Integral to deciding on your shell construction or aesthetics is to consider the different types of stern design available. Traditional stern, semi-trad and cruiser are all stern options available on a narrow boat.
Stern Options… Trad, Semi-trad or Cruiser?
The traditional stern narrow boat is a reflection of the old working boats that plied their trade around the waterways network. Boats were built to carry cargo and living accommodation was secondary so therefore every inch of cabin space was utilised.
To steer the boats, all that was needed was a small rear deck or counter to stand on whilst the tiller or elum was manipulated. The small rear deck allowed the rear cabin space to be maximised and for modern day boats the same applies.
With engines and drive gear either in a separate engine room or cleverly concealed beneath the counter, this stern style is probably the most commonly seen around the network. The principal disadvantage is that there is really only enough room for the steerer to stand & steer, with other passengers either confined to the cabin or seated up to 60 feet away in the bow.
In the early transitional days of the waterways network moving from commercial to leisure use, builders and designers responded to the need for more social deck space by developing the cruiser stern.
A common sight around the network & especially popular with hire fleet operators for their holiday customers, the cruiser stern canal boat provides a pleasant deck area for seating for all the family.
The engine is accessed through deck boards and makes routine checks & maintenance a far more pleasant experience than on those traditional stern boats that have the engine partially concealed under the counter deck. Extenal space is gained at the expense of internal cabin area so this is a trade worth considering when you are choosing what will be best for you. Often the stern is enclosed by a safety rail which can be surrounded by a canvas skirt or covered with a hood or dodger for added security & comfort.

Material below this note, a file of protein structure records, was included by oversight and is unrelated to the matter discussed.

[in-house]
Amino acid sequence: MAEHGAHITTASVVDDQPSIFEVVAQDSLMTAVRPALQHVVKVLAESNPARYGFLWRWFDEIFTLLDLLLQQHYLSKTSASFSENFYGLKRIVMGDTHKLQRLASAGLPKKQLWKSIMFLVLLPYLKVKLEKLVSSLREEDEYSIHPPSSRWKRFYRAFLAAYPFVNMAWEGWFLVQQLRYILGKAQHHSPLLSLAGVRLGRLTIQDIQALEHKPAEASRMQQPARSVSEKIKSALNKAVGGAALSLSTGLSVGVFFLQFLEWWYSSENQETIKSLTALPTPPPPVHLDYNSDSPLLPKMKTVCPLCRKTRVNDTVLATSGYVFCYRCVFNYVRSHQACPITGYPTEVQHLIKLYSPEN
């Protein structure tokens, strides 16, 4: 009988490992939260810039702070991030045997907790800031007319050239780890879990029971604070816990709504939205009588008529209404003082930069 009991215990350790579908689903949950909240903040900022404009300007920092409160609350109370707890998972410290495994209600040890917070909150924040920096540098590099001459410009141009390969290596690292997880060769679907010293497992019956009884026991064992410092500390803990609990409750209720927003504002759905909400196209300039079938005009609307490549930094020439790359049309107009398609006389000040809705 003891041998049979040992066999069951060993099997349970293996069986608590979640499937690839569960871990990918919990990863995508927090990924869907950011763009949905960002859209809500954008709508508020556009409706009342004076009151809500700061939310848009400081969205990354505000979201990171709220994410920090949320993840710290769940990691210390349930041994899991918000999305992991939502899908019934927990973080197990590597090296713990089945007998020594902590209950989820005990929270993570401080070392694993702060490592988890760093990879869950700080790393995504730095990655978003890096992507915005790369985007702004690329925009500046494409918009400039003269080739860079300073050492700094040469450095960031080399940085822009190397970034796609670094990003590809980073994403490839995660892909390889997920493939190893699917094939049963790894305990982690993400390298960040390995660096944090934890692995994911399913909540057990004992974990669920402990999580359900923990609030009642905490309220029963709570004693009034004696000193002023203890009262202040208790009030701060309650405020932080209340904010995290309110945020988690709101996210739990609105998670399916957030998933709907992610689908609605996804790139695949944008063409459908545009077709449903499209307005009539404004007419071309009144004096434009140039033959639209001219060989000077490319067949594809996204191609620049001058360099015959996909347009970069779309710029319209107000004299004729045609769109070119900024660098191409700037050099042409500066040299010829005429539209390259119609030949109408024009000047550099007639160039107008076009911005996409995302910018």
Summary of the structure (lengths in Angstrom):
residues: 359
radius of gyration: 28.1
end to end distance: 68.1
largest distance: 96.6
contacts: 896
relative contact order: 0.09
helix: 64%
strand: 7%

The semi-traditional stern is a compromise between the traditional stern and cruiser stern style narrow boat.
Viewed from the side, the boat appears to be of the traditional design but in reality the builder has created an extended cockpit which provides both shelter, storage and room for a passenger or two to cruise with the steerer.
Access to the engine is generally good via deck boards and security & comfort can be improved by the addition of a canvas tonneau covers or dodger hood.
If you are buying a used narrowboat, you will probably have a stern perference which will narrow down your search options. If you are having a new bespoke narrowboat built you will need to decide on your stern type when you are considering your overall design as this will greatly impact the internal dimensions you have to work with. Using our DIY Design Plans will help you envisage the space you have to work with depending on your stern choice. This is also a major decision if you are purchasing a narrowboat sailaway. Your canal boat builder will be able to offer advice depending on your requirements and explain the implications of your decision.
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